Wednesday, 29 July 2009

The Extremely Adaptable Cake

I've never been much of a cake maker...oh I've had countless disasters when I've attempted to bake cakes. I can even ruin cake mixes that come in a packet.

So imagine my delight several years ago when I was given a recipe for Banana Loaf Cake which is foolproof. I have made hundreds of them over the years...and every one has been a winner.

Not only that...but this has become my basic recipe now for a variety of different flavoured cakes...because it allows itself to be adapted to whatever you have in your cupboard or fridge.

Here is the basic Banana Loaf Recipe:

100g Butter
140g Sugar
2 eggs
3 bananas, mashed.
150ml milk
280g plain flour
10g baking powder
100g walnuts, chopped

Whisk butter and sugar. Beat in eggs. Stir in mashed bananas and chopped walnuts. Stir in milk. Add flour and baking powder. Pour into a lined loaf tin and bake at 160 deg for approx one hour, or until firm to the touch and a knife inserted into the cake comes out clean.

This is a delicious cake...but now for the adaptations.

Margarine can be can be used instead of butter.

Instead of walnuts, use sultanas, or raisins, pecan nuts, dried figs or apricots, dates, chocolate chips, or chopped fresh fruit.

Instead of mashed bananas, use something else that has roughly the same consistency to make the mixture moist...for example jam, honey, pecmez (Turkish grape molasses), stewed apples or other fruit.

I have used so many different substitutes that I can't remember them all.

This morning I used strawberry jam instead of bananas....and chopped nectarines instead of nuts.

It's just come out of the oven and it's absolutely declicious.

If anyone can come up with some more ideas for substitutes please let me know. I will be delighted!


  1. This recipe is very similar to my Mother's Banana Bread recipe.
    I think I'll go make it tonight!
    What *I* will substitute is Coconut milk for the cow's milk, I will add in some well-drained crushed pineapple and add in some dessicated coconut. Oh! And I will chop and toast the walnuts before adding them in and also add a teaspoon of vanilla extract.
    Thank you for the idea! Back later to tell you how it turned out and with more ideas for substitutions!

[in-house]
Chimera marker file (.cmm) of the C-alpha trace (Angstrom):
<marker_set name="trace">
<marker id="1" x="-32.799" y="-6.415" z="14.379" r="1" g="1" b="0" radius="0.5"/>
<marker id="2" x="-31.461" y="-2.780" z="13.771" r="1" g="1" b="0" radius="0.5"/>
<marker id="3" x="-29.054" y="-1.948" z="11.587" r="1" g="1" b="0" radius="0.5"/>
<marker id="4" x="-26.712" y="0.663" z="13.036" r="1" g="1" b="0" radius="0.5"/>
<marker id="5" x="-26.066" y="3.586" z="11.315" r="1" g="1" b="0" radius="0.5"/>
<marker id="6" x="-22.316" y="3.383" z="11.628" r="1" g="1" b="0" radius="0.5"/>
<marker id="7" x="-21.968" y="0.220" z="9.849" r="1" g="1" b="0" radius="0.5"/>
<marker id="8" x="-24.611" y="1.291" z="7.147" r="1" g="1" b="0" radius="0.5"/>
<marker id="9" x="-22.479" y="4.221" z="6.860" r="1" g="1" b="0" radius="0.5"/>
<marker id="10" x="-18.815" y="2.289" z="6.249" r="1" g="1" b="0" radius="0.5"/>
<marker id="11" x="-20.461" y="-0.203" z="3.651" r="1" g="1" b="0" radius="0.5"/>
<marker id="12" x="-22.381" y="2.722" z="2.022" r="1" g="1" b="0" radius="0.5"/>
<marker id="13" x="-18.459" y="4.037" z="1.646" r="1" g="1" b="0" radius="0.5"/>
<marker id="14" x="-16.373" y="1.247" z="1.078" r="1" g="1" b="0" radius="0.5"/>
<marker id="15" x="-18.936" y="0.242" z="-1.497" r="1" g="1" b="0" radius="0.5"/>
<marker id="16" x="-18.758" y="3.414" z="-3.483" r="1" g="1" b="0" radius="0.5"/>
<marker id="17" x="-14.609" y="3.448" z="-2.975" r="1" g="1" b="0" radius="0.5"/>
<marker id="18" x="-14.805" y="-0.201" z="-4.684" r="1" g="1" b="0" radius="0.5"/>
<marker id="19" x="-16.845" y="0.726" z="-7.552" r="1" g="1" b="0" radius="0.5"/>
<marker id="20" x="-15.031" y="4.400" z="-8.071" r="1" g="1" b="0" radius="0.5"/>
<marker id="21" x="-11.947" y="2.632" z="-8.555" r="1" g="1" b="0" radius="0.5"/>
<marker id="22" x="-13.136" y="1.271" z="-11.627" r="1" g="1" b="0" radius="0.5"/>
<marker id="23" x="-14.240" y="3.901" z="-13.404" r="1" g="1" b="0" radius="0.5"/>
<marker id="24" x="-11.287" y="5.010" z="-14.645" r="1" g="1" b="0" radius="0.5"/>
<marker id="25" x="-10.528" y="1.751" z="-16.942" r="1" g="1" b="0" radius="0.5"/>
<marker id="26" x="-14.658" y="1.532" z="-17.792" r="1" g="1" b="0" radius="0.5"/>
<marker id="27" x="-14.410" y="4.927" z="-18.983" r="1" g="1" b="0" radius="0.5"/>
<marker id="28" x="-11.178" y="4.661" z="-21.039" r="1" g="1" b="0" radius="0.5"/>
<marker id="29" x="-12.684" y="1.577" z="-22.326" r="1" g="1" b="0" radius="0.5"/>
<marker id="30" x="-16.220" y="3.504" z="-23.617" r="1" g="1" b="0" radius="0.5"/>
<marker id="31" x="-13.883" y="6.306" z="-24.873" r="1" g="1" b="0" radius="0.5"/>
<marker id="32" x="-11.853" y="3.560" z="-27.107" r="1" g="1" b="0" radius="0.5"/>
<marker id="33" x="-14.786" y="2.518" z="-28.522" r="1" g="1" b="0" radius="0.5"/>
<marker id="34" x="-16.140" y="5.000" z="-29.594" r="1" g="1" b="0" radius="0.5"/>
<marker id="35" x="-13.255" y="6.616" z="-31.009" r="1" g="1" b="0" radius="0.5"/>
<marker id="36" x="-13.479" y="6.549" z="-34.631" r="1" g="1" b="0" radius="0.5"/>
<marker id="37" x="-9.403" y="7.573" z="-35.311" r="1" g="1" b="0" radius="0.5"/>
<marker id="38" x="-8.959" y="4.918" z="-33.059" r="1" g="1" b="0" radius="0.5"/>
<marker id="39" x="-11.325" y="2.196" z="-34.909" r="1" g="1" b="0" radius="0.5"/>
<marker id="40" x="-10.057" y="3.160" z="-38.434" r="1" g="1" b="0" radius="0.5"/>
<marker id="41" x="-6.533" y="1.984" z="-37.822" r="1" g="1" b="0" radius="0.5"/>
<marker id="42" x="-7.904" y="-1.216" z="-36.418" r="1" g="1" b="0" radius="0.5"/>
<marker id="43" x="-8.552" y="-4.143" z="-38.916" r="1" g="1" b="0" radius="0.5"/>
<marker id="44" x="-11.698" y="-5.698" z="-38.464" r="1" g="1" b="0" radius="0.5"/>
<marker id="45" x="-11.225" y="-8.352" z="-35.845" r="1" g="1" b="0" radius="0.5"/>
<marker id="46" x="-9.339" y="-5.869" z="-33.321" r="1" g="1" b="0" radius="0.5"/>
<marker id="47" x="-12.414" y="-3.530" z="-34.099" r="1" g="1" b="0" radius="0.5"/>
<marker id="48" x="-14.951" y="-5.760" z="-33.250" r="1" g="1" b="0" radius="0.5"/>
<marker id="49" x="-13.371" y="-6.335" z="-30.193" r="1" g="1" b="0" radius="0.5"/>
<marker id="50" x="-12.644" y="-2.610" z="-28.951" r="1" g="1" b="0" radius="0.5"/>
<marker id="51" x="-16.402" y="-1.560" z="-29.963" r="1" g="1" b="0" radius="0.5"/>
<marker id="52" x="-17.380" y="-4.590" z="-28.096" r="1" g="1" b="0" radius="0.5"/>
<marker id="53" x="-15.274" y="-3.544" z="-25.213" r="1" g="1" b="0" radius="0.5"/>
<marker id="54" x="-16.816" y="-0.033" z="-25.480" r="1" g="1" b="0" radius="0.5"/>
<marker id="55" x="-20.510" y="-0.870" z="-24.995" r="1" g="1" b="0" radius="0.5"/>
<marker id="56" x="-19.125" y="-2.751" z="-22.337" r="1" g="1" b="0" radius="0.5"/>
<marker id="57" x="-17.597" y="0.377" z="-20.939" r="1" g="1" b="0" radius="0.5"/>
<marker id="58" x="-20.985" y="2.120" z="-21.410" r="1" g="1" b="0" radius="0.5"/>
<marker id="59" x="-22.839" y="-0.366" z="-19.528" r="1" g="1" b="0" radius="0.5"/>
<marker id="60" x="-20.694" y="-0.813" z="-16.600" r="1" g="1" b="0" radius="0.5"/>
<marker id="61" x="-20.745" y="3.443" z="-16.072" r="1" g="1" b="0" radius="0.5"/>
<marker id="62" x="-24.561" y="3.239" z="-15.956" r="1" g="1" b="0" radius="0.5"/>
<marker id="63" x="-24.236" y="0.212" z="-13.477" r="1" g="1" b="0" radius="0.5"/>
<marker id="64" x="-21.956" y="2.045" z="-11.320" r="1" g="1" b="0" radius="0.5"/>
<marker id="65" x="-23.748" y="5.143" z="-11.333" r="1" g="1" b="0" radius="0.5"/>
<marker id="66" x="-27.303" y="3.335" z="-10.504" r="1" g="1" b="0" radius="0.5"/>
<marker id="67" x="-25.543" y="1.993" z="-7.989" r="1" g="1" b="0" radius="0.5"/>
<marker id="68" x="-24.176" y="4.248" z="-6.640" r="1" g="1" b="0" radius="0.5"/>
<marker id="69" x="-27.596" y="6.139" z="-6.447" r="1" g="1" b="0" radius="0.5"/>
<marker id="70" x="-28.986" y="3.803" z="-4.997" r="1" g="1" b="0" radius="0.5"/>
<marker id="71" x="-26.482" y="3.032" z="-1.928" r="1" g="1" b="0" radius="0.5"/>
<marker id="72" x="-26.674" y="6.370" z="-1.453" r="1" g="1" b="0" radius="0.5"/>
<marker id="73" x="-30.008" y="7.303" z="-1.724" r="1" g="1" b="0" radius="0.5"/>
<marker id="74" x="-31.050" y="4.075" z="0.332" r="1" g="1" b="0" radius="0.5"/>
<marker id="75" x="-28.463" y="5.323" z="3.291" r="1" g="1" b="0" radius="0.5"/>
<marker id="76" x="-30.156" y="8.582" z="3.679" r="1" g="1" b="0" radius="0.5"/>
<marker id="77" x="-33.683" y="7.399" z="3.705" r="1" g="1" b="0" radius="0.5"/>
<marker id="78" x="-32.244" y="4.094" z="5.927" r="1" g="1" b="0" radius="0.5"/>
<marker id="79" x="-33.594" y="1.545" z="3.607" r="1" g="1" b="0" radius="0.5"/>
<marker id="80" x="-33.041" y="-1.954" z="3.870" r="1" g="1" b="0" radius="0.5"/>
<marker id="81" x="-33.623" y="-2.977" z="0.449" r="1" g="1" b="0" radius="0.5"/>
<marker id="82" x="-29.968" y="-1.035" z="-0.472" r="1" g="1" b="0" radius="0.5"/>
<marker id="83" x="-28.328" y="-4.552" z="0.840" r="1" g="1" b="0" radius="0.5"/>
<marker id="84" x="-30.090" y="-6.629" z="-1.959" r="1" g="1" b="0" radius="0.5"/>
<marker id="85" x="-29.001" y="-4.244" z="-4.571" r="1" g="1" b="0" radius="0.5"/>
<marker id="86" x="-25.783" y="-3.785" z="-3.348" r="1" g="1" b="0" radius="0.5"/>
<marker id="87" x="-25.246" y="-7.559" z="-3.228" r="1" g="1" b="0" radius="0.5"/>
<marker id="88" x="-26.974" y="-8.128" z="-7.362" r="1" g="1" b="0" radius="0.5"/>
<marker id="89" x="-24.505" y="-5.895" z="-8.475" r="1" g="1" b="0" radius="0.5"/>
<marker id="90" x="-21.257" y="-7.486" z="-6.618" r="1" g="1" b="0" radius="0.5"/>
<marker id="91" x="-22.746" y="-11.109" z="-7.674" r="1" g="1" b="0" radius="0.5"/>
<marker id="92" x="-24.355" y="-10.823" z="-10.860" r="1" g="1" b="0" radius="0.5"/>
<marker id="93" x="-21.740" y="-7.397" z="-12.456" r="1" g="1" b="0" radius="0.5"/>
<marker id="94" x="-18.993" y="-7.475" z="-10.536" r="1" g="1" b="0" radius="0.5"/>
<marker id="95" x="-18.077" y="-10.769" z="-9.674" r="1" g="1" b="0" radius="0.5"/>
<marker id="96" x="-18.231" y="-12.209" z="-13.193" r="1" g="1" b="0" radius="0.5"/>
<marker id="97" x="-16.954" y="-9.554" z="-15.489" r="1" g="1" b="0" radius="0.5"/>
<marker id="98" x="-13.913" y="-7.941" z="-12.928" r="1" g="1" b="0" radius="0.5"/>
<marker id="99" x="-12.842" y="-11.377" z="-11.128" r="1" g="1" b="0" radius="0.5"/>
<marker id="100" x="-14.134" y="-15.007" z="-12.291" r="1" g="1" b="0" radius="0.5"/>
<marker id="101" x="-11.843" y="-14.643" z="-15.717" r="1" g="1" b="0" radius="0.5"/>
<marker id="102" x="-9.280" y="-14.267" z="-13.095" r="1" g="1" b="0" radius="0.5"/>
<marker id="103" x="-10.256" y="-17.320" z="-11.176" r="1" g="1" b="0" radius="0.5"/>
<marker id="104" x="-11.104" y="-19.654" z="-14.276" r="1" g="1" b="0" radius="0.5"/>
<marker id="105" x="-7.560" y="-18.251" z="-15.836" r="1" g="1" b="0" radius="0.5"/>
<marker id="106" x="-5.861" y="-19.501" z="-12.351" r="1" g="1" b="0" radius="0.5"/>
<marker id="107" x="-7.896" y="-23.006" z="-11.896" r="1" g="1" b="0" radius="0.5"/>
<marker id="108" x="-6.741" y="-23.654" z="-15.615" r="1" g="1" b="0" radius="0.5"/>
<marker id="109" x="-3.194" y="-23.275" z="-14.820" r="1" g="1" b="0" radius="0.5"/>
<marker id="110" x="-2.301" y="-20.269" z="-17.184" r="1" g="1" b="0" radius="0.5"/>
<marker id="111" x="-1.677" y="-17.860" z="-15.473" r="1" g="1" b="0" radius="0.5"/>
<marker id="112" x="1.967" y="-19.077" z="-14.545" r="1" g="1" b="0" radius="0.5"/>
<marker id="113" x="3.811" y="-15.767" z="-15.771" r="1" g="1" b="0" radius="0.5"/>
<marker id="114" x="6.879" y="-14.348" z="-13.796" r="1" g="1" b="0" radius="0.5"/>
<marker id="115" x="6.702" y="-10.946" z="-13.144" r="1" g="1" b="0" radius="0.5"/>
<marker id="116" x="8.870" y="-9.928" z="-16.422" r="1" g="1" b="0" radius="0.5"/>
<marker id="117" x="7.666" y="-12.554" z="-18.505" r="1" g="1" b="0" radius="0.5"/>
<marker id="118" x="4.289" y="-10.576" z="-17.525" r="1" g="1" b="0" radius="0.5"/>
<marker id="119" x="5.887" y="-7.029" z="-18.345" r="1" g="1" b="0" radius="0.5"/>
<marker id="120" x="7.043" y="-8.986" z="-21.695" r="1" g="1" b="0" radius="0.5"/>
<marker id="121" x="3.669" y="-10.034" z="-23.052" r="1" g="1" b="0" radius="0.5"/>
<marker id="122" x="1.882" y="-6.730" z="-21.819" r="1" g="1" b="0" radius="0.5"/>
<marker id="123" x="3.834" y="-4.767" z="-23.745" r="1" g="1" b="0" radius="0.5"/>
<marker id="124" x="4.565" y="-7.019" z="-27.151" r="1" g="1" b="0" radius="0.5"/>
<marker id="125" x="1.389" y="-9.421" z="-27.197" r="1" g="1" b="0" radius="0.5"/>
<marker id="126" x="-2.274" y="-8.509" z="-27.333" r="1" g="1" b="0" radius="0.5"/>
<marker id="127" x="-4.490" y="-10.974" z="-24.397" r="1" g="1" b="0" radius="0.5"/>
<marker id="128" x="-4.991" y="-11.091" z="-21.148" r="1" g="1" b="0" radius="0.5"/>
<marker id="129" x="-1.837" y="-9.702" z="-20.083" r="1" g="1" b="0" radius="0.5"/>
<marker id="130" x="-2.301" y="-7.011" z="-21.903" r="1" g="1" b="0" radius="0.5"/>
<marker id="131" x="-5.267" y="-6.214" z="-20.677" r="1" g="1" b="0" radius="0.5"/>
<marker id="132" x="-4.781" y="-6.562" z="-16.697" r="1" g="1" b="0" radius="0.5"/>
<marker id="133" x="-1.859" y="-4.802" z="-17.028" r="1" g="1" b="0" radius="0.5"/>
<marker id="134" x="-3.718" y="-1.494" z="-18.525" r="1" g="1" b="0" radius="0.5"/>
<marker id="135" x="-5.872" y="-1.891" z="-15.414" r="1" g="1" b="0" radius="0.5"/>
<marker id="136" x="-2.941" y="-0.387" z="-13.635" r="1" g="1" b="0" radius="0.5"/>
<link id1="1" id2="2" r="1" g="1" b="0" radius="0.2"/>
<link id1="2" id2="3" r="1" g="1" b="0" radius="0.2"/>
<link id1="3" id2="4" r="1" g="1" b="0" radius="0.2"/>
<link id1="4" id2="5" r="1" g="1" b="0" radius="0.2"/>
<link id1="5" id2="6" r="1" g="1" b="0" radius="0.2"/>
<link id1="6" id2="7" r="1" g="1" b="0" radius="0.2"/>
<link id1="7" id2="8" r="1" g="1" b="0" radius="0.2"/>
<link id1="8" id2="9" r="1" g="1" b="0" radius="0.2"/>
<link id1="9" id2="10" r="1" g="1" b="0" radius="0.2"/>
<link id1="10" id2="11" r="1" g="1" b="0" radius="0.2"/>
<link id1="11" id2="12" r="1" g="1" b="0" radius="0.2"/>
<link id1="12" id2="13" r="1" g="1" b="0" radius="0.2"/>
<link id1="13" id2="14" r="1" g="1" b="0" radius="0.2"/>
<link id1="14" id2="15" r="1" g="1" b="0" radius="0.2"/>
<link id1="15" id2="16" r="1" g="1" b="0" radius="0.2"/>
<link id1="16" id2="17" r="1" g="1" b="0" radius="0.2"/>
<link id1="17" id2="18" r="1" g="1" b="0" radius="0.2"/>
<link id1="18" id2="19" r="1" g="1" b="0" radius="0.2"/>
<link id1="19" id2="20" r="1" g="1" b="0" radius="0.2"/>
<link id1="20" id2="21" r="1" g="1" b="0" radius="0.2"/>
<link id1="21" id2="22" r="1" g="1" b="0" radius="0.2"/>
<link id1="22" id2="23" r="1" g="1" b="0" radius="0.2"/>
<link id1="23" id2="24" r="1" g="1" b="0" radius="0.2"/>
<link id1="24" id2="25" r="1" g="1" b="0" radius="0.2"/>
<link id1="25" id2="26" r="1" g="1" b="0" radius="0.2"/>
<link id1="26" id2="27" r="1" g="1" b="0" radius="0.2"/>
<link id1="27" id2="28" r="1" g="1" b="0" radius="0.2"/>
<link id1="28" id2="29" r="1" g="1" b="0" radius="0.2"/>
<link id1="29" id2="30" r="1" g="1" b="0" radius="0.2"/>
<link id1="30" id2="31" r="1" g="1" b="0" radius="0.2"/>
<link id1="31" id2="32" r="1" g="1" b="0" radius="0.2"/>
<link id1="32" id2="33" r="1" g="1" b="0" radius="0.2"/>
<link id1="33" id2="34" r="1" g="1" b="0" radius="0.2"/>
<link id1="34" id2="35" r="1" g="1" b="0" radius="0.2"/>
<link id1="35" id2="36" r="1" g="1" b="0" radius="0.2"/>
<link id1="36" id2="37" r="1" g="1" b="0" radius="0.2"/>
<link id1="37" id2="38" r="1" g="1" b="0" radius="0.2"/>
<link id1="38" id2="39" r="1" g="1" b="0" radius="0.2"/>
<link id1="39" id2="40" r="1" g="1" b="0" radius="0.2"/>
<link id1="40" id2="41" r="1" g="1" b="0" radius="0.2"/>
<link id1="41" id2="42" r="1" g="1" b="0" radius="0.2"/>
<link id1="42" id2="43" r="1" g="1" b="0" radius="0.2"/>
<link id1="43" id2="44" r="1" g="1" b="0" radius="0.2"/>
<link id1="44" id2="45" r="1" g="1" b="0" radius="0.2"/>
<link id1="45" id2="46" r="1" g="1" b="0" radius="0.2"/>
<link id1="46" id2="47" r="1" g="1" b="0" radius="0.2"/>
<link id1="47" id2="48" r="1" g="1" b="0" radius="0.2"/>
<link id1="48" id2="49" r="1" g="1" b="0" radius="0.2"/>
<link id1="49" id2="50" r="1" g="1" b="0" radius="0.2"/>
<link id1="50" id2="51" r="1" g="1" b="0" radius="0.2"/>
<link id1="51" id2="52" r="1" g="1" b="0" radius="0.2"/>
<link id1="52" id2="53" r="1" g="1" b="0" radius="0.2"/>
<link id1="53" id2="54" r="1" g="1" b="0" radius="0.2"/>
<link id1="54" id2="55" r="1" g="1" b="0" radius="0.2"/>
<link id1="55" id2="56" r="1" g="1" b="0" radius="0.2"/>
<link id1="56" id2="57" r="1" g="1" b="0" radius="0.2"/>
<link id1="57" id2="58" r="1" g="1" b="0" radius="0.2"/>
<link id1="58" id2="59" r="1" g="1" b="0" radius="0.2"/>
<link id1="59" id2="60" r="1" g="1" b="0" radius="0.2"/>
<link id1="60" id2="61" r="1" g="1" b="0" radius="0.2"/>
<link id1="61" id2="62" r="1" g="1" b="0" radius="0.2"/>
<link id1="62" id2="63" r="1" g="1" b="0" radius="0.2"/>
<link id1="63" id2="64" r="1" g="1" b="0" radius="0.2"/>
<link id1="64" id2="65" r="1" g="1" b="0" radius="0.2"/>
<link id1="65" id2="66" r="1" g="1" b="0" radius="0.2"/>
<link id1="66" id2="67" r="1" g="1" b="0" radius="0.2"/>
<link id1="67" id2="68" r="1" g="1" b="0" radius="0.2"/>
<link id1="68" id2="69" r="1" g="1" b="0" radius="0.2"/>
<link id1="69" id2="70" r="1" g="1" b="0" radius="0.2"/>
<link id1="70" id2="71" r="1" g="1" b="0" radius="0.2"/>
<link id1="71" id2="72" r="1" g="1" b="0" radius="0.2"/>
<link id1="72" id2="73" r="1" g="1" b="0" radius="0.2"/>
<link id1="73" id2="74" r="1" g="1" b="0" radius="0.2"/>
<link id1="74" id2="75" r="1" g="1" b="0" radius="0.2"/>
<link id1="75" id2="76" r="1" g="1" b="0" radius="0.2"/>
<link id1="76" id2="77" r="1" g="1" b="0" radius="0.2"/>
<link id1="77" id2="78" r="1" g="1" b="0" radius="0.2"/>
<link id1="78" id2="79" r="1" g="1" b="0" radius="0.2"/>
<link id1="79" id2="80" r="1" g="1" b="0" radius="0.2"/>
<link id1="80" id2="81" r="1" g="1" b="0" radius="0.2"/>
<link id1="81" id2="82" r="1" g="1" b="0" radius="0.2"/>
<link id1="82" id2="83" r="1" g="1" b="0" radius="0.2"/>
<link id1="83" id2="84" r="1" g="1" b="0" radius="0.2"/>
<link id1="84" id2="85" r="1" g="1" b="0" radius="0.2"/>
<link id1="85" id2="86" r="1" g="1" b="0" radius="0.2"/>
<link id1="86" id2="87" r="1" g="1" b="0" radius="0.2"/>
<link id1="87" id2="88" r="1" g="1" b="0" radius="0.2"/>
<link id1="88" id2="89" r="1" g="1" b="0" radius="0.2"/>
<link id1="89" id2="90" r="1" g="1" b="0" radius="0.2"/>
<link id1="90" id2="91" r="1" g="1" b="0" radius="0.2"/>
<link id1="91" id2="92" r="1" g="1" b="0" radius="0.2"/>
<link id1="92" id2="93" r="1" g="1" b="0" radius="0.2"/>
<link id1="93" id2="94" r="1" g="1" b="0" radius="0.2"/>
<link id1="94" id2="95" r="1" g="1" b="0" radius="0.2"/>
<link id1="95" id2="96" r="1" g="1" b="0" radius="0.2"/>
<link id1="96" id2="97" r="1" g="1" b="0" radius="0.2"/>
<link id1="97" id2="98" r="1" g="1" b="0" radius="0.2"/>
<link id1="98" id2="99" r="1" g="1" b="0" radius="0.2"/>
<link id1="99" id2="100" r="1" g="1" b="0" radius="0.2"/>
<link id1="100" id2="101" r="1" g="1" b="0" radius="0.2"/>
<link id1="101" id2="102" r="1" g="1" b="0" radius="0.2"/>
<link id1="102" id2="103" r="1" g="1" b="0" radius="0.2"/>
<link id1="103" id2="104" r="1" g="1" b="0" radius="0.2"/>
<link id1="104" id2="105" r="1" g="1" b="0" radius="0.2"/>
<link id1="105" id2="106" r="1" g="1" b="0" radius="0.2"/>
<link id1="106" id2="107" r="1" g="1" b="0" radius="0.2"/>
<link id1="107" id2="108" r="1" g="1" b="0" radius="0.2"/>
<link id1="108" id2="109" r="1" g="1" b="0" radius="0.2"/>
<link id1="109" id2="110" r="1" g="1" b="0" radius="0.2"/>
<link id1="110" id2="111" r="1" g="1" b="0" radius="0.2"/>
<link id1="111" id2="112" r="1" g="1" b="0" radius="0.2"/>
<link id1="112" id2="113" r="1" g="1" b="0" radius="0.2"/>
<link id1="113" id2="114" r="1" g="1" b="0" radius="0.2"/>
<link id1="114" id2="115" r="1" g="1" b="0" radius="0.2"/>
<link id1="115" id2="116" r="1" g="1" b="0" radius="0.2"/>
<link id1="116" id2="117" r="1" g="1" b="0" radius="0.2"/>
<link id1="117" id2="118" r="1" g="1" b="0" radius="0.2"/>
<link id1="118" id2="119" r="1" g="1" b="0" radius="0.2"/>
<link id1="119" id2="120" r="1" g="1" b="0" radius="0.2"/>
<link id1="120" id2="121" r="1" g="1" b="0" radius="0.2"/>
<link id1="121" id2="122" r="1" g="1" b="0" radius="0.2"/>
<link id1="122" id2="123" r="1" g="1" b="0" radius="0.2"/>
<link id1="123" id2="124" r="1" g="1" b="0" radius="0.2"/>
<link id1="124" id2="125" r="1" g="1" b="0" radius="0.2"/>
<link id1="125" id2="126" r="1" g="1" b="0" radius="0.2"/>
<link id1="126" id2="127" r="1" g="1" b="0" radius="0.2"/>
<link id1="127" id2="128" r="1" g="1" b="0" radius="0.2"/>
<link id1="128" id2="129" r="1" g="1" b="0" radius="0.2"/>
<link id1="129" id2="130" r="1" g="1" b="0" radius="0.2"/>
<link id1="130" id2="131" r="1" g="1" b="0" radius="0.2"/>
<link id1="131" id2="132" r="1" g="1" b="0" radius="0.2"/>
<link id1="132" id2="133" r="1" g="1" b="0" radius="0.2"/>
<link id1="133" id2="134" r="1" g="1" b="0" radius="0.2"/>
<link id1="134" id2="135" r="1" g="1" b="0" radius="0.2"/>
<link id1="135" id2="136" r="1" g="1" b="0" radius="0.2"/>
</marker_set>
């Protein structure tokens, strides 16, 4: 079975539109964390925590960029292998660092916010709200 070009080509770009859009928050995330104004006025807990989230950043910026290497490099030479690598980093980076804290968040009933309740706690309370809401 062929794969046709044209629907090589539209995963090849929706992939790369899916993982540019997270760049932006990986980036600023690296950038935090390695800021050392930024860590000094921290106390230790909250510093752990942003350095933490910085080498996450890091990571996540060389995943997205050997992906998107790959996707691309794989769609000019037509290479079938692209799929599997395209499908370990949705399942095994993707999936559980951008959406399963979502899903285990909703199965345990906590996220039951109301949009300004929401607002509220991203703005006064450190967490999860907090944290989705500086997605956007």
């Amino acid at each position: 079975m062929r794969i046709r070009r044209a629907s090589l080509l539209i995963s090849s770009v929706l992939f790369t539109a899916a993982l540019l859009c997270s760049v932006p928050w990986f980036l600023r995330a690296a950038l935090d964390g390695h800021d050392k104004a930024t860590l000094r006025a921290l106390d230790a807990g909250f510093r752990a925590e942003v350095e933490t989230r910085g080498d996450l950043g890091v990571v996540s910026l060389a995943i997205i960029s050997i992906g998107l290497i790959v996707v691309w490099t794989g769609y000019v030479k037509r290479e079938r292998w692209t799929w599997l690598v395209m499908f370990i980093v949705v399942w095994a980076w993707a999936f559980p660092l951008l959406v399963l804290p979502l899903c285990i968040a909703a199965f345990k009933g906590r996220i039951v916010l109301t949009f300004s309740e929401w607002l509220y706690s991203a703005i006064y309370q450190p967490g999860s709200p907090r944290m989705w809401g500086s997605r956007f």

Quiches from Kitty xx

  2. I love baking cakes and have the hips to prove it!

  3. Oh I like the sound of those substitions Kitty. Look forward to hearing how it turns out.

    FF: This is the only cake I can bake really...but I have no problem eating cakes..mores the pity!

  4. Not one for baking cakes, to me that's what Marks and Spencers is for, and the many gorgeous cake shops over here.

    The neighb's bake cakes and give us some of their delicious booty.

  5. I doubt I would bake anything if I had an M & S close by Ann!

  6. Well, Ann, since I used to work in a bakers, a pastry shop and in the baking/pâtisserie section at a Culinary college, I frankly just hate 'store-bought' cakes. I think they are well over-priced for what you get and except for one place that does fresh cream cakes in Ocean Beach, California, I would never bother buying a ready-made cake. (Yes, I am fussy. I admit it.)
    So, how did the adaptations work out? Frankly, not as good as I hoped, however, I knew that as soon as I realised I only had 80g of of plain flour and would have to use whole-wheat for the rest. Hmm. So, a very dense, but flavourful cake as a result. The coconut decided to hide so I used a big handful of chopped, crystallised ginger, instead, the coconut milk instead of cow's milk, some finely chopped and squeezed pineapple and 35 g of corn flour to help lighten it. I cooked it for 1 hour 20 in a paper-lined springform pan. (I have MOST of my loaf tins and cake tins out on loan, at the moment, so, it was either that or make muffins.)
    Verdict: Of the six people who tried the cake, all liked the flavour, my girlfriend Kathie commented on the toasted walnuts, my girls loved the consistency (super-moist) and frankly, I seemed to be the only one who was disappointed it was whole-wheat.
    The recipe is a keeper!
    I have bought some proper flour, so, if I can hide some bananas from my locust plague (children) I will give it another go!

  7. Well Kitty it seems it didn't turn out to badly at all, going by the comments you received. You are probably disappointed because I think you are a perfectionist when it comes to baking I right? The thing I like about it is the moistness. I don't like dry cakes.

    The reason I started out with this recipe was mainly because we can't get self raising flour here..just plain flour. And our baking powder comes in 10g sachets which is very convenient.

    Anyway I'm pleased you think its a keeper...and I'm glad I shared it with you.

    Happy baking!

  8. I will definitely try this one out, you know how I love to bake

  9. Oooh it does sound scrumptious Ayak.

    I should not have read this post, not good my cake-a-holism. Problem is I´m like a guppy fish, if someone doesn´t remove the cake from me or forcibly remove me from the cake I will keep on eating until I explode.

    Well you´re lucky Ayak. The have such a fantastic array of dried fruits and nuts at the markets in Turkey. It must make cake baking a pleasure on the wallet as well as the stomach. Christmas Cake´s would be another winner with all those ingredients you can get at the markets.
    Funny though that good cakes are not really easy to come by in Turkey. They are very bland in taste.


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